The China “Constrainment” Doctrine
This article was originally published in Project Syndicate and the author is CHRIS PATTEN
Liberal democracies must defend their belief in a global order based on credible international agreements and the rule of law. So, although democratic governments should be prepared to offer China incentives for good behavior, they must be prepared to deter bad behavior vigorously.
LONDON – It is necessary to know some history in order to draw the right lessons from it. All too often, alleged parallels and similarities seem far-fetched on close examination. So, when it was suggested recently that China’s recent behavior – bullying, lying, and violating treaties – was similar to that of Germany prior to World War I, I was doubtful.
In 1911, for example, Germany’s Wilhelm II provoked an international crisis by deploying a gunboat to Agadir, Morocco to try to squeeze concessions out of France and drive a wedge between that country and Britain. Instead, the episode convinced France and Britain of Germany’s aggressive intentions – a conclusion borne out three years later by the outbreak of war.
Maybe it is too pessimistic to draw similar conclusions today about the behavior of the Communist Party of China (CPC). But the events of the last few months surely call for a coordinated response by the rest of the world, and especially by liberal democracies. If Chinese President Xi Jinping’s aggressive behavior is to be discouraged, we need to get together and stick together.
The list of China’s transgressions is long. While the rest of the world has been distracted by a pandemic that spread in part because of the CPC’s secrecy and lies, China has increased its military threats against Taiwan and reneged on treaty-based promises to respect Hong Kong’s traditional freedoms under the rule of law.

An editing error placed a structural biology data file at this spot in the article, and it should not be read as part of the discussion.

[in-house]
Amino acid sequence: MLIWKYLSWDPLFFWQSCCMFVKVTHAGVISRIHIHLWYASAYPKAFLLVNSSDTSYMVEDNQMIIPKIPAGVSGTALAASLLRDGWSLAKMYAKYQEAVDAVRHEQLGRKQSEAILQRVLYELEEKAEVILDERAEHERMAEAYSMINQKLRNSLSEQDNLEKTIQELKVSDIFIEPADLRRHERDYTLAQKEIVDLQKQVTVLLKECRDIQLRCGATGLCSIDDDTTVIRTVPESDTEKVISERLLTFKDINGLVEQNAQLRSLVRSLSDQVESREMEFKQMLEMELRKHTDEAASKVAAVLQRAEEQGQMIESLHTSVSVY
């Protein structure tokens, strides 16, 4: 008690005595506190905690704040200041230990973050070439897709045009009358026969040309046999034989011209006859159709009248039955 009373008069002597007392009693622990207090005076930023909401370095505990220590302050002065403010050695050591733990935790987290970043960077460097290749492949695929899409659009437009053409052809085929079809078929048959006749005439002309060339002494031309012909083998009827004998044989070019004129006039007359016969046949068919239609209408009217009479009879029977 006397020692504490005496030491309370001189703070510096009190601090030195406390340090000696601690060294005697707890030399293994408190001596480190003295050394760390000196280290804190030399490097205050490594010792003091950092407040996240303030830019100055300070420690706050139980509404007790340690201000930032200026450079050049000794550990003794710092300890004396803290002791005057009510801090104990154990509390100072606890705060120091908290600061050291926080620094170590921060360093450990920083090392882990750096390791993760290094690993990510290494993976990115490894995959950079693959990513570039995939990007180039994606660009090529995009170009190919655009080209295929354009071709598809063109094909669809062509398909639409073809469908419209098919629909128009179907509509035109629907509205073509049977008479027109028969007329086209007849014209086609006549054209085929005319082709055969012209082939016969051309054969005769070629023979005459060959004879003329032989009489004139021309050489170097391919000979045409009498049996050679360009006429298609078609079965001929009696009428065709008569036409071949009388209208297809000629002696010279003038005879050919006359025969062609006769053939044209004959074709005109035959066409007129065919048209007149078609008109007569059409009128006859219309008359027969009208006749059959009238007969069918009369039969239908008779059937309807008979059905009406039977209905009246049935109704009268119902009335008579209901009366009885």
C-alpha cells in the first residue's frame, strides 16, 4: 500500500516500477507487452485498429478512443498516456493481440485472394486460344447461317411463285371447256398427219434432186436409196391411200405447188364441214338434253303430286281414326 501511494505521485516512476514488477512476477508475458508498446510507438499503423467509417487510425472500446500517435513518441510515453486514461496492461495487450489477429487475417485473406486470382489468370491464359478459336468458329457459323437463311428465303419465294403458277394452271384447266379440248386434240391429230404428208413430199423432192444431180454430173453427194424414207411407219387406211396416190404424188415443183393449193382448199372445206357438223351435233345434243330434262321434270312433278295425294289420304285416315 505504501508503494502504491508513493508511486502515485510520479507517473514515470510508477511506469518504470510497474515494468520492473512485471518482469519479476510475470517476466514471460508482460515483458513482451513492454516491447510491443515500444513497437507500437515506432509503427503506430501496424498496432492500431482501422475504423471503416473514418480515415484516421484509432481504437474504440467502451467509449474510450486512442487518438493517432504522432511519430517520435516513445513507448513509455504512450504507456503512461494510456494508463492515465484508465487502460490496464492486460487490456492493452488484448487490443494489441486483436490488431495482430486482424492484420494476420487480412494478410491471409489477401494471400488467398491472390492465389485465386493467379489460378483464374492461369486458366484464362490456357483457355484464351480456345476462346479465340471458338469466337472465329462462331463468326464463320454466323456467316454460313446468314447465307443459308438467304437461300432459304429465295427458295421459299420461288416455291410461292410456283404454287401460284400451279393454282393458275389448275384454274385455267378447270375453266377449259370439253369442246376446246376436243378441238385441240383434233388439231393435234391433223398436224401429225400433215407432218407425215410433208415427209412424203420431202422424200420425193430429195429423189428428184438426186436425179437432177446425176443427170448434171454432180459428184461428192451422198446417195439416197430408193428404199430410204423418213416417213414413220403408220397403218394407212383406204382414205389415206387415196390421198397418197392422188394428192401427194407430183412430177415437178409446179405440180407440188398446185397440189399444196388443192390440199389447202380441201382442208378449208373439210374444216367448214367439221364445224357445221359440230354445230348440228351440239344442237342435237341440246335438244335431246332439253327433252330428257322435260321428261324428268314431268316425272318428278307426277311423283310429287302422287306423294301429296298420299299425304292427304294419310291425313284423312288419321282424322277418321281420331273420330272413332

Xi’s regime has also harassed other countries’ ships in the South China Sea, which China claims as its own despite rulings against it by an international tribunal in The Hague. And most recently, Chinese forces ambushed and killed Indian soldiers on the countries’ disputed Himalayan border.
All the while, China has maintained its policy of economic extortion, issuing mafia-style threats to international companies to accept its own narrative of current and past events as the price of doing business. And when countries have the temerity to cross China’s government (for example, by seeking an independent inquiry into the origins of COVID-19), it imposes economic and trade sanctions against them.
So, what should the rest of the world do?
First, we should reject the idea that trying to deter or prevent this sort of behavior amounts to Sinophobia. It is not hostility to China that should motivate us, but rather a desire to push back in a measured and coherent way against the aggression of Xi and the CPC.
Second, we should be more clear-sighted about the nature of what is happening and what needs to be done.